Korea scrutinizes U.S. nuclear deal with Vietnam

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Korea scrutinizes U.S. nuclear deal with Vietnam

President Barack Obama this week approved an agreement for civilian nuclear cooperation between the governments of the United States and Vietnam that is raising eyebrows in Korea because of uncertainty surrounding whether it will allow Vietnam to engage in sensitive fuel-production technologies.

The Korean government is keeping a close eye on whether the new nuclear pact includes the “gold standard” of nonproliferation, which is a prohibition of uranium enrichment or plutonium processing.

The U.S.-Vietnam nuclear deal has not yet been made public.

Seoul has been seeking to lift the ban on enriching uranium and reprocessing spent nuclear fuel in its civilian nuclear pact with Washington written in 1974, but it hasn’t made much progress in three years of negotiations.

Obama’s memorandum to the secretaries of state and energy on Monday agreeing to cooperation between Vietnam and the United States on the peaceful use of nuclear energy, said that he “determined that the performance of the agreement will promote, and will not constitute an unreasonable risk to, the common defense and security.”

A civilian bilateral nuclear agreement was signed by U.S. Secretary of State John Kerry and Vietnam’s Foreign Minister Pham Binh Minh on the sidelines of the Asean Summit in Brunei in October to allow the transfer of nuclear-energy-related materials and components between the two countries.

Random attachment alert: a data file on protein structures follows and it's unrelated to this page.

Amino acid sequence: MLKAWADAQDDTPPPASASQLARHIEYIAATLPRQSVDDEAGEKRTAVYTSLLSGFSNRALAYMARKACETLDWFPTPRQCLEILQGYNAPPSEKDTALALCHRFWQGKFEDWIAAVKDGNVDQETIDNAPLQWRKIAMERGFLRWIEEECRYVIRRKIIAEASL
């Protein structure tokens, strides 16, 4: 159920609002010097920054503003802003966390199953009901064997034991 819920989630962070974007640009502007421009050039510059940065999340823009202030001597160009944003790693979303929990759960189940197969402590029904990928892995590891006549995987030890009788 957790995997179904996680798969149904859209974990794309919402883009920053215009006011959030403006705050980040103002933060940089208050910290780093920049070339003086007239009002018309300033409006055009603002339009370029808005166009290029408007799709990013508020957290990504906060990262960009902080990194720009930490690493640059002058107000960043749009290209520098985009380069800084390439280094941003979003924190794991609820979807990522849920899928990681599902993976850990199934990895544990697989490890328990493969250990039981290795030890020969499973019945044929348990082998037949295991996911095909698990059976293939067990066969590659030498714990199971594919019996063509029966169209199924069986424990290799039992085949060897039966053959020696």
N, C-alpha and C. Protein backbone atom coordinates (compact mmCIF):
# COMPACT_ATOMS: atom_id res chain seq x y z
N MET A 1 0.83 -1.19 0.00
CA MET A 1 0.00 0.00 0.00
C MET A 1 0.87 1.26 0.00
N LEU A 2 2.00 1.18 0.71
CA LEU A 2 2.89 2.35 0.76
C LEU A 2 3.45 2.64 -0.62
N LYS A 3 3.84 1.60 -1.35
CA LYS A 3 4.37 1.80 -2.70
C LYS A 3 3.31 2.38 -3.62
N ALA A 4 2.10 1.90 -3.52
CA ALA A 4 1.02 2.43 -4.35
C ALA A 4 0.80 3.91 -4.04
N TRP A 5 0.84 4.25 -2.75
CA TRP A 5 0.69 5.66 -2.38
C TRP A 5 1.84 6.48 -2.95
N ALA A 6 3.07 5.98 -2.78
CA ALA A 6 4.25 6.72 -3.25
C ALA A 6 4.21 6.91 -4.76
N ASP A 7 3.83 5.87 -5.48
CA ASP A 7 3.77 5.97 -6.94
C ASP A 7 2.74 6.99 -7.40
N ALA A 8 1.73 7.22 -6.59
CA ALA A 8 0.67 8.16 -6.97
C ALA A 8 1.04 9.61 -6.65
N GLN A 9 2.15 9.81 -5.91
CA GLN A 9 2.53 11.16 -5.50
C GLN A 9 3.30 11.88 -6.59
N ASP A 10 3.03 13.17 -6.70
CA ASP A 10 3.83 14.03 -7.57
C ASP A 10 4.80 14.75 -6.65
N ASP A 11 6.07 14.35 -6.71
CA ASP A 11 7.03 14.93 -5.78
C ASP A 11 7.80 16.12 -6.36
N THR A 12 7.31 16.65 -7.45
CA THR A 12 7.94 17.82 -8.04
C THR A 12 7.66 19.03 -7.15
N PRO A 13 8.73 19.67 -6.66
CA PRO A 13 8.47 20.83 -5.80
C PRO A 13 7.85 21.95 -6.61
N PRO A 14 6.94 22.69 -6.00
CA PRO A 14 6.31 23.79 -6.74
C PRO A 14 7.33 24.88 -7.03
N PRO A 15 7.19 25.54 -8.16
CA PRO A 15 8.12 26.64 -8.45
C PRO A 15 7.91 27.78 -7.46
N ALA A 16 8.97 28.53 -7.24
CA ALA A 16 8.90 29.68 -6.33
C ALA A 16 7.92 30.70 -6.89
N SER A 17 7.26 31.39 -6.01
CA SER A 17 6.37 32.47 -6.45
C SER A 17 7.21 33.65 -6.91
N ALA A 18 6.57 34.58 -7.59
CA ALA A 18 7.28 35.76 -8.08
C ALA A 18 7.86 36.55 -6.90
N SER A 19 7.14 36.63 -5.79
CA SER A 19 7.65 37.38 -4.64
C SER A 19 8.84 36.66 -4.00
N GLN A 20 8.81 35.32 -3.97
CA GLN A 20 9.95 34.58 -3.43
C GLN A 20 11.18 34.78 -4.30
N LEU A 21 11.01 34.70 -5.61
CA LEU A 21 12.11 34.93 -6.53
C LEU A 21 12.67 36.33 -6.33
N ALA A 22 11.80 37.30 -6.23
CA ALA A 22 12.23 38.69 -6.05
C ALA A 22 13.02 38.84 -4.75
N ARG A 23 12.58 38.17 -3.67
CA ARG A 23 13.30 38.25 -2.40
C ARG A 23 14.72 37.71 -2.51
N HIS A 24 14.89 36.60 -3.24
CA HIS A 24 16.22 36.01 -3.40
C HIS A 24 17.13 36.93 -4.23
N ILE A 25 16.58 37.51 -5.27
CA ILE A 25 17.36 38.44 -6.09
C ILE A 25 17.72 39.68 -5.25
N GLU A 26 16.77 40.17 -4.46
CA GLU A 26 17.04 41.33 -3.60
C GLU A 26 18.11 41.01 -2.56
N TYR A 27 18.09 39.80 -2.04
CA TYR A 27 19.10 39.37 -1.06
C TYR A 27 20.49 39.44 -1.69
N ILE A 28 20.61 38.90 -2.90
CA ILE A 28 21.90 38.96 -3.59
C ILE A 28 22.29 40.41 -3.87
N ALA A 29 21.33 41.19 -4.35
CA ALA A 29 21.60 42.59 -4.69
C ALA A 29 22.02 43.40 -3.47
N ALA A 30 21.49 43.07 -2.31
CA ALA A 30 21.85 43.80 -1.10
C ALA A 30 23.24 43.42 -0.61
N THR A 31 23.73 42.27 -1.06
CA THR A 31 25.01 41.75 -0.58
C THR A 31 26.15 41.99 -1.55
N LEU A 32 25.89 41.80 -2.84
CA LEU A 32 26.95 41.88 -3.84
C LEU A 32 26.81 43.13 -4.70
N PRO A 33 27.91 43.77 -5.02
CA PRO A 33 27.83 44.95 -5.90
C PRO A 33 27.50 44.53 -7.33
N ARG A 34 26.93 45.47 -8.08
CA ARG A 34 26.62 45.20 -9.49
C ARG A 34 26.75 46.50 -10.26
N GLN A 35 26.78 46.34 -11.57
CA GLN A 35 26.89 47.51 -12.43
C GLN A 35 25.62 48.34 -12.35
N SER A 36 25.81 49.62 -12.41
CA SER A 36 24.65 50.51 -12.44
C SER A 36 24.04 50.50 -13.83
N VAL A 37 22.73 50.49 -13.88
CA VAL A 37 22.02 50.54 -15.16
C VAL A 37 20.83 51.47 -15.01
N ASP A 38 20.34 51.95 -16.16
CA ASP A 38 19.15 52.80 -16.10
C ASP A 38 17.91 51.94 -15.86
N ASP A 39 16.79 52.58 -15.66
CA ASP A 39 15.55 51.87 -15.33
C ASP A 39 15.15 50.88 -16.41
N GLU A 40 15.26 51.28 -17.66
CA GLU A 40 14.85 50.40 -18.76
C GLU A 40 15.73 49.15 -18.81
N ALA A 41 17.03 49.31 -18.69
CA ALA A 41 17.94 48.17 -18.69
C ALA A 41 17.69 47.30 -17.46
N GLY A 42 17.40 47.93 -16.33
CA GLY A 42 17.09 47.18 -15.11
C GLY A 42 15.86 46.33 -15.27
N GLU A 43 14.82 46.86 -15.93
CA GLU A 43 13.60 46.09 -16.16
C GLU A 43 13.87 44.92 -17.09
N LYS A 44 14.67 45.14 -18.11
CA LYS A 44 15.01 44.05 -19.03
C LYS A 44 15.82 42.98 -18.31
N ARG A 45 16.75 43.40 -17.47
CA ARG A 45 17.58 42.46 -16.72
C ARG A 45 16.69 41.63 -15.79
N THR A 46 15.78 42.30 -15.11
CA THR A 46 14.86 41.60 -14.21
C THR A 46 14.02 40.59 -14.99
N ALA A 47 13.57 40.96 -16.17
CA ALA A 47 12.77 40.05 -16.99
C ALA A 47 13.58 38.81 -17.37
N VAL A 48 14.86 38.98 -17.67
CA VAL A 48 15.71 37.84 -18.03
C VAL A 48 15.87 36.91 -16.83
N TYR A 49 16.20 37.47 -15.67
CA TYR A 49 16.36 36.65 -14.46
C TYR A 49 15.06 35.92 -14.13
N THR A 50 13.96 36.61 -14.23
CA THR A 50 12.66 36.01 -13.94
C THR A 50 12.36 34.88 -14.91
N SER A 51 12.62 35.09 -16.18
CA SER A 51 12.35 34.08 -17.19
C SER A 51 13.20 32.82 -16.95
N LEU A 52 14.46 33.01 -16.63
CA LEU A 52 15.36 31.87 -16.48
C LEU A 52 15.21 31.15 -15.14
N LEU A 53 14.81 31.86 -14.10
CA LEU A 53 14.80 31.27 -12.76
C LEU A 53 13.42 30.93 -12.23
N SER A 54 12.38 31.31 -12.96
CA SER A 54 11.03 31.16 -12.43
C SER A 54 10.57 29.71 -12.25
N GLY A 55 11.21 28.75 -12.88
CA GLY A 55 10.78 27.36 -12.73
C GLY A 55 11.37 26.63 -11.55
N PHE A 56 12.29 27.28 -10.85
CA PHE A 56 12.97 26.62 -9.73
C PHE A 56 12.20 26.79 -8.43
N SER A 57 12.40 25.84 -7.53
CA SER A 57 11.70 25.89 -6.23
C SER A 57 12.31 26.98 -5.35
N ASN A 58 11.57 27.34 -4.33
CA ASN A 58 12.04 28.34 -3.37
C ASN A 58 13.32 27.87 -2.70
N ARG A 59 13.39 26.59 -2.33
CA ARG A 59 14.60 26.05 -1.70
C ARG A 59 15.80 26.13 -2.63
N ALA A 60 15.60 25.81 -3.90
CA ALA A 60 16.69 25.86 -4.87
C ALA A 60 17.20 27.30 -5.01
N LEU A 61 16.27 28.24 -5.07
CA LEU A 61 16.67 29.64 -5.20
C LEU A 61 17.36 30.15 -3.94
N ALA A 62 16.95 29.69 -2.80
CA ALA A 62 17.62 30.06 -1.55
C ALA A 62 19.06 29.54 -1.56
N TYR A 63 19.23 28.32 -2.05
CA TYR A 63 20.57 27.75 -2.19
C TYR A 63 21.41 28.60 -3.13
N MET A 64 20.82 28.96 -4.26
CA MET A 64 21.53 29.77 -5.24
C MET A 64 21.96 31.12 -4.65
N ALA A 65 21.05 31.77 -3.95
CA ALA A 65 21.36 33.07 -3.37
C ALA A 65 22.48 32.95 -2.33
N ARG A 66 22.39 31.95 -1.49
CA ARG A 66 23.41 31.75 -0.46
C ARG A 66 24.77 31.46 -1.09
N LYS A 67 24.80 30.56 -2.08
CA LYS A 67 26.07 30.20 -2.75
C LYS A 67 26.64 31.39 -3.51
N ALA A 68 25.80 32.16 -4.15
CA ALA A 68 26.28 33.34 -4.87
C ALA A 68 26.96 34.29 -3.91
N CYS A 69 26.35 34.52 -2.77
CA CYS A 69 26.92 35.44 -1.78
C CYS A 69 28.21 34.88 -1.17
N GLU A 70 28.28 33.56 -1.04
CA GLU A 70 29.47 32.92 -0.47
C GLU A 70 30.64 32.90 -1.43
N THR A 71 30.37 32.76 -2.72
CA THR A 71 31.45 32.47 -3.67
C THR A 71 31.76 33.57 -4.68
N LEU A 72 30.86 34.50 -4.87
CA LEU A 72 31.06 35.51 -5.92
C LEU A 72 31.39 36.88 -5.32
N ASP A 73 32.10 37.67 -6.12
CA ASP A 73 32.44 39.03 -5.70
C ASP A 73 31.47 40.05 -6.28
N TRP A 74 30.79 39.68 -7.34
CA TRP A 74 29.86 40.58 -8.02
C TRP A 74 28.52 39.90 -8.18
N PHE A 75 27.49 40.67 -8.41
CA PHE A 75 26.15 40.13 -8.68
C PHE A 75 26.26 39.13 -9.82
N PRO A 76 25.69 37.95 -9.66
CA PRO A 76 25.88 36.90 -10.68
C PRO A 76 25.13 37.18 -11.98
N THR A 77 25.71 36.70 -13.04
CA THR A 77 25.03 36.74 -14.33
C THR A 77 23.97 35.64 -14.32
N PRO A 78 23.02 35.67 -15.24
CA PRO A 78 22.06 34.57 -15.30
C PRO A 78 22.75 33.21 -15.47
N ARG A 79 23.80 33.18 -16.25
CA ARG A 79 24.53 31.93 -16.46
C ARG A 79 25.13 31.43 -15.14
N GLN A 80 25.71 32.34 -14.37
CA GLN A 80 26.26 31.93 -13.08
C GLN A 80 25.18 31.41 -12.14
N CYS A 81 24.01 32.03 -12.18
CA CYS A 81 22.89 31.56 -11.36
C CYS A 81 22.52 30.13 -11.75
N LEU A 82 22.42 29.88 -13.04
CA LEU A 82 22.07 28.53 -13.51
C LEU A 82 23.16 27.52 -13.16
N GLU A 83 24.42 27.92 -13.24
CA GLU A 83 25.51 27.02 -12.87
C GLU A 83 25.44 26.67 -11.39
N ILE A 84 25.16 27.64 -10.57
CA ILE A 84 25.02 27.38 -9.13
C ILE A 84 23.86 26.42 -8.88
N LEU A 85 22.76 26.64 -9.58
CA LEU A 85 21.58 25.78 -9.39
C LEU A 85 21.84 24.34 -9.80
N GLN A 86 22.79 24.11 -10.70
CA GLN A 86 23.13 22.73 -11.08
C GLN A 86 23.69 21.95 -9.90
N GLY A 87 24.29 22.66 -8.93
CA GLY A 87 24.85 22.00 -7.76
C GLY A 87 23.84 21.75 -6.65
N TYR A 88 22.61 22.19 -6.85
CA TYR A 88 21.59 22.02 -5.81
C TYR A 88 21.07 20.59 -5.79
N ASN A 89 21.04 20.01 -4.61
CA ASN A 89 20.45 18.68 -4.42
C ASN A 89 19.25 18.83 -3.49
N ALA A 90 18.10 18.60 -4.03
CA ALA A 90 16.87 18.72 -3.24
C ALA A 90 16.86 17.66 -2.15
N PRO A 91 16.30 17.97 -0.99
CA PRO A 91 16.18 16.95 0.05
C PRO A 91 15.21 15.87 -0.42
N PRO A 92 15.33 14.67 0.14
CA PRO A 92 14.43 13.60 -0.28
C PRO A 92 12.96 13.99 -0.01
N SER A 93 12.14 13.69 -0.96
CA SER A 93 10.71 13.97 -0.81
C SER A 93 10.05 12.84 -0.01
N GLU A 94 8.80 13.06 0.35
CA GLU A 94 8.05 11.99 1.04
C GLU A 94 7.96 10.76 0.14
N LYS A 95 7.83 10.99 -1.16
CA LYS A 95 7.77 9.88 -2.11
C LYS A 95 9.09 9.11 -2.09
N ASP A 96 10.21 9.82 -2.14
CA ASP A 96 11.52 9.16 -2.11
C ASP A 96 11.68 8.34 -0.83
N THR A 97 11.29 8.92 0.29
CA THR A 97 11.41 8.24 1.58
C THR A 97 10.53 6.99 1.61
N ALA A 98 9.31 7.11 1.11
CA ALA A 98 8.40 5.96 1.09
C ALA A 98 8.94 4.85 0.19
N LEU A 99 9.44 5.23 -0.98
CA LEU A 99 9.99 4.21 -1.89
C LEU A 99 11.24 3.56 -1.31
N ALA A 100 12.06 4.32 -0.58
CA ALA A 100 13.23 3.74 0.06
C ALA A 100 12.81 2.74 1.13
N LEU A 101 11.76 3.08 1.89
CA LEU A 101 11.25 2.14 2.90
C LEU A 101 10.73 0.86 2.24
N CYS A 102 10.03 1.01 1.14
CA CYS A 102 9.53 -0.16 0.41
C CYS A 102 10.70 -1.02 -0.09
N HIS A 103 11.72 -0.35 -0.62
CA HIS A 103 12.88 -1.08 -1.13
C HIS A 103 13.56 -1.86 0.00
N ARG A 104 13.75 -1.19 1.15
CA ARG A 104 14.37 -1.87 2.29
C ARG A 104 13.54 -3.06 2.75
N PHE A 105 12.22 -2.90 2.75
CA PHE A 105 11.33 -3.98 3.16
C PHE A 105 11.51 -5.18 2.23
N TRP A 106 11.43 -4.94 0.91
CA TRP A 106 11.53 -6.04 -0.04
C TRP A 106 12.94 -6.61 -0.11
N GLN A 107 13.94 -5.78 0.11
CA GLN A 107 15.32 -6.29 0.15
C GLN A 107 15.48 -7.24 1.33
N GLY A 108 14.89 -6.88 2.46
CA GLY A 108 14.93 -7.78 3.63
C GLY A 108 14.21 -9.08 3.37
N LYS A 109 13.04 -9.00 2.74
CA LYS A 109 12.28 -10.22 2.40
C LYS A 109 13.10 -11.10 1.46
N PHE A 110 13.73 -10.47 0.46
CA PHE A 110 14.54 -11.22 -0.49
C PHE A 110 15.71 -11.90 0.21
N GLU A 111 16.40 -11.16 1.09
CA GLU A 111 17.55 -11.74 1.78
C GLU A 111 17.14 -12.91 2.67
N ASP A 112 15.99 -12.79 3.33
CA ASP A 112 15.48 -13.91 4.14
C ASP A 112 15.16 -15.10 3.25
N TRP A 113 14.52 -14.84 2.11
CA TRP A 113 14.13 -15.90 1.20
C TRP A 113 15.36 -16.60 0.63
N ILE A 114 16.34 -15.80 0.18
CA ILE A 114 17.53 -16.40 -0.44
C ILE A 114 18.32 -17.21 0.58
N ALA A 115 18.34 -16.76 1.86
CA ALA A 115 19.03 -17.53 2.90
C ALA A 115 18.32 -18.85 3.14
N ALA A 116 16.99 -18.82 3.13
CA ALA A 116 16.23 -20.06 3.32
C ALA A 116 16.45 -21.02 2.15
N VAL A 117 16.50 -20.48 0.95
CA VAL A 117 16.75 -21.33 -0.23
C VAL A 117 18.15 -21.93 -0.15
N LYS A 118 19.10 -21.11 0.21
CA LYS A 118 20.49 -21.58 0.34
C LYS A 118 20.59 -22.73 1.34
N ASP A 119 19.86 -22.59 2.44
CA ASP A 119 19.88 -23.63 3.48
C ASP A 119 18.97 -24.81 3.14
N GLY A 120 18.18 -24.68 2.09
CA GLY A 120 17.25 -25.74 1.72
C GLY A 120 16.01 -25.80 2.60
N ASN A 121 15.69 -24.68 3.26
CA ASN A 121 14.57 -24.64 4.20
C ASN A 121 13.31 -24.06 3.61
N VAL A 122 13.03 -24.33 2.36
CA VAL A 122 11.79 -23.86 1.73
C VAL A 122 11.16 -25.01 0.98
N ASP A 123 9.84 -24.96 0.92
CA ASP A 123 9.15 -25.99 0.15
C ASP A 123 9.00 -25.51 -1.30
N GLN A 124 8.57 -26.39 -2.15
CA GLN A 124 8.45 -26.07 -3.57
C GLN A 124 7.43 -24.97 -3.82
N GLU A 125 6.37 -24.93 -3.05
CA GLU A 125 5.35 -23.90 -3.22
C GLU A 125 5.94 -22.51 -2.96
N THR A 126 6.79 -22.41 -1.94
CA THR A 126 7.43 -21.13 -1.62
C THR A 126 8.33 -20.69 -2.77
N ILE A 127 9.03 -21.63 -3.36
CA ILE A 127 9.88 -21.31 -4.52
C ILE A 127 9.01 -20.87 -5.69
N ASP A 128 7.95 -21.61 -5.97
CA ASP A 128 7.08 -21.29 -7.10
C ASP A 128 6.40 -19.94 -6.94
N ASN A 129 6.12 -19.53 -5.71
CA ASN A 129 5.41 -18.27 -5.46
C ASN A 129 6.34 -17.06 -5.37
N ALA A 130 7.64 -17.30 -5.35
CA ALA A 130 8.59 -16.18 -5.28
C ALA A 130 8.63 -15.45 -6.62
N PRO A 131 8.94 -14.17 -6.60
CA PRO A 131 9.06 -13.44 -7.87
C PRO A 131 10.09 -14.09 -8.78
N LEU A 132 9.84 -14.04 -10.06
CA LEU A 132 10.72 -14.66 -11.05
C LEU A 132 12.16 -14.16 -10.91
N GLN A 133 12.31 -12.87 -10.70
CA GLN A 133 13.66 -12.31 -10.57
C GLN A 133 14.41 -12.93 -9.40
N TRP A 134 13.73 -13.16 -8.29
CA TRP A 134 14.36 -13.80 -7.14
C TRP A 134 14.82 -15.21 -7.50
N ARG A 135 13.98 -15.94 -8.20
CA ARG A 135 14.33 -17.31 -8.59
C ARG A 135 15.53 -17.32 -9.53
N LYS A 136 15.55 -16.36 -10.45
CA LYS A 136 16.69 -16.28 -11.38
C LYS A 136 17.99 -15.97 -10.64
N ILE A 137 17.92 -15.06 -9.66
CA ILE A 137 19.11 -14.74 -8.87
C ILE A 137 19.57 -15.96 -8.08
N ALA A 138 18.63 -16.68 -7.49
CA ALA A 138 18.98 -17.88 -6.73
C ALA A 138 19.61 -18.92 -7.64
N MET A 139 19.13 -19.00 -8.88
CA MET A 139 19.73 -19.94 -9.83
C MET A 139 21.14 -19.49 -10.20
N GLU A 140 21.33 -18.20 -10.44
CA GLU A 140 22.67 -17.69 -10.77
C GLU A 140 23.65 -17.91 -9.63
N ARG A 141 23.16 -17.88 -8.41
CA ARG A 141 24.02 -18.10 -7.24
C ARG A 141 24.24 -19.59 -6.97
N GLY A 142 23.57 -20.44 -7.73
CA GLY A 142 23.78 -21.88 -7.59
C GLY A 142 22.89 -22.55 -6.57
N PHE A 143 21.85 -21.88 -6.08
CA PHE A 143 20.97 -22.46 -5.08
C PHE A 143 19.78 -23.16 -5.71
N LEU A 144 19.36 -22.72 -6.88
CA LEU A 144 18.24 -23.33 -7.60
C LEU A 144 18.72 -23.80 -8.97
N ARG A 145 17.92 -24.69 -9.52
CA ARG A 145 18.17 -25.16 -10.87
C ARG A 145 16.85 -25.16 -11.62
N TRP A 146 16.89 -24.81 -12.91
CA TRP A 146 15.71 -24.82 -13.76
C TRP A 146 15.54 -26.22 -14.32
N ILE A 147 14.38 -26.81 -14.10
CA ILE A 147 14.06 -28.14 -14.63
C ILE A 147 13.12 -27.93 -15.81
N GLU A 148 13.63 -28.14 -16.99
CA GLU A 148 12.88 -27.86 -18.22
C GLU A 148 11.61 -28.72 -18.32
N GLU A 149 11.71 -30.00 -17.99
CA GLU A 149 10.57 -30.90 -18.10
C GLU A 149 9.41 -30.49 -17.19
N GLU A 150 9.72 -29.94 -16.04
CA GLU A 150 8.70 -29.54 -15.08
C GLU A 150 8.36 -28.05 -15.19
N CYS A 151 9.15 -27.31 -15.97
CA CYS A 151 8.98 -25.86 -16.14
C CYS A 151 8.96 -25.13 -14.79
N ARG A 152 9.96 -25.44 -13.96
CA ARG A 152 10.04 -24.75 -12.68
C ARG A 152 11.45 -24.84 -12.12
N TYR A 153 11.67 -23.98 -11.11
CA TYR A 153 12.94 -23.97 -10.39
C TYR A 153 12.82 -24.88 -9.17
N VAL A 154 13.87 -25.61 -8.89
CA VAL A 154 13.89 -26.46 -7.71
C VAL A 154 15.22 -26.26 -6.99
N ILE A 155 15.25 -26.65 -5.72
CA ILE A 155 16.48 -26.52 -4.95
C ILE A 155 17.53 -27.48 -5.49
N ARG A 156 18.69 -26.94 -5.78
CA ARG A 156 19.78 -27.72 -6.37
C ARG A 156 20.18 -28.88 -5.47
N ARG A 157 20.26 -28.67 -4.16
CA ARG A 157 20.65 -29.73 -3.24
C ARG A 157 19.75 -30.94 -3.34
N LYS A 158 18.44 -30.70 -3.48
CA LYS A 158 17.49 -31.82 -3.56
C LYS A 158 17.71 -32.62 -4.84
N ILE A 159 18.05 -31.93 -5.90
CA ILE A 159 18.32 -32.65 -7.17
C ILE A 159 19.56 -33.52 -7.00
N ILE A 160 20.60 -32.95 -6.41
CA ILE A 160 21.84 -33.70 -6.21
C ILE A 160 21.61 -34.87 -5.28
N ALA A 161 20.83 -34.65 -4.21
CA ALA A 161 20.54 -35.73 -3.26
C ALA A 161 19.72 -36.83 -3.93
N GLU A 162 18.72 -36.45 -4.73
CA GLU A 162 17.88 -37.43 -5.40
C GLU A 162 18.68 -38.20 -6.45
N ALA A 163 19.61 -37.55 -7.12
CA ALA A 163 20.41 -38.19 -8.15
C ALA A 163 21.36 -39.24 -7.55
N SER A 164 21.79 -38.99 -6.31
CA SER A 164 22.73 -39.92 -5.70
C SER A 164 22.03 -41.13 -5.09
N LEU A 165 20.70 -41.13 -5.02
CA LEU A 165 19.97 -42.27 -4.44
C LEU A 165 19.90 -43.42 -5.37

Under the deal drawn up in October, Vietnam reportedly pledged not to enrich its own uranium but to purchase nuclear fuel for its reactors on the international market.

The agreement was not made public, but U.S. officials were quoted afterward saying the deal with Vietnam doesn’t legally prohibit the country from developing its own domestic capabilities either by enriching uranium or reprocessing spent nuclear fuel.

U.S. lawmakers including Republican Senator Bob Corker of Tennessee, a member of the Senate Committee on Foreign Relations, raised concerns that the agreement may be in direct conflict with the gold standard previously established in a similar arrangement with the United Arab Emirates.

In the agreement with the UAE in 2009, uranium enrichment and plutonium reprocessing technologies were explicitly prohibited as a means of preventing civilian nuclear capabilities from being diverted to a weapons program.

Corker addressed a letter to Kerry that stated, “The absence of a consistent policy .?.?. sends a mixed message to those nations we seek to prevent from gaining or enhancing such capability, and signals to our partners that the gold standard is no standard at all.”

Kerry noted at the signing that Vietnam has the second-largest market after China for nuclear power in East Asia.

Furthermore, Vietnam’s $10 billion market for nuclear power is expected to grow fivefold into a $50 billion market by 2030.

Vietnam, a former foe of the United States, has also signed nuclear cooperation agreements with Russia, France, China, Korea, Japan and Canada.

But Washington has remained adamant in denying Seoul the ability to reprocess spent nuclear fuel.

Last April, the two countries agreed to extend the current agreement by two years until March 2016, and Korea and the United States are scheduled to meet again for a 10th round of talks on renewing a bilateral nuclear energy pact in April.

“In a situation where the U.S. is concerned that Korea and China relations are getting closer while Korea and Japan relations are creaky, our government has to use this double standard to our advantage in our negotiations,” said Kim Hyun-wook, an international affairs professor at the Korea National Diplomatic Academy.

The Korea-U.S. nuclear energy pact, also called the 123 Agreement after pertinent sections of the U.S. Atomic Energy Act of 1954, was last amended in 1974, but Korea says that some terms are no longer applicable 40 years later.

Korea, which derives more than a third of its energy from nuclear reactors, expects to run out of storage space for spent fuel in the next decade.

BY SARAH KIM, PARK SEUNG-HEE [sarahkim@joongang.co.kr]

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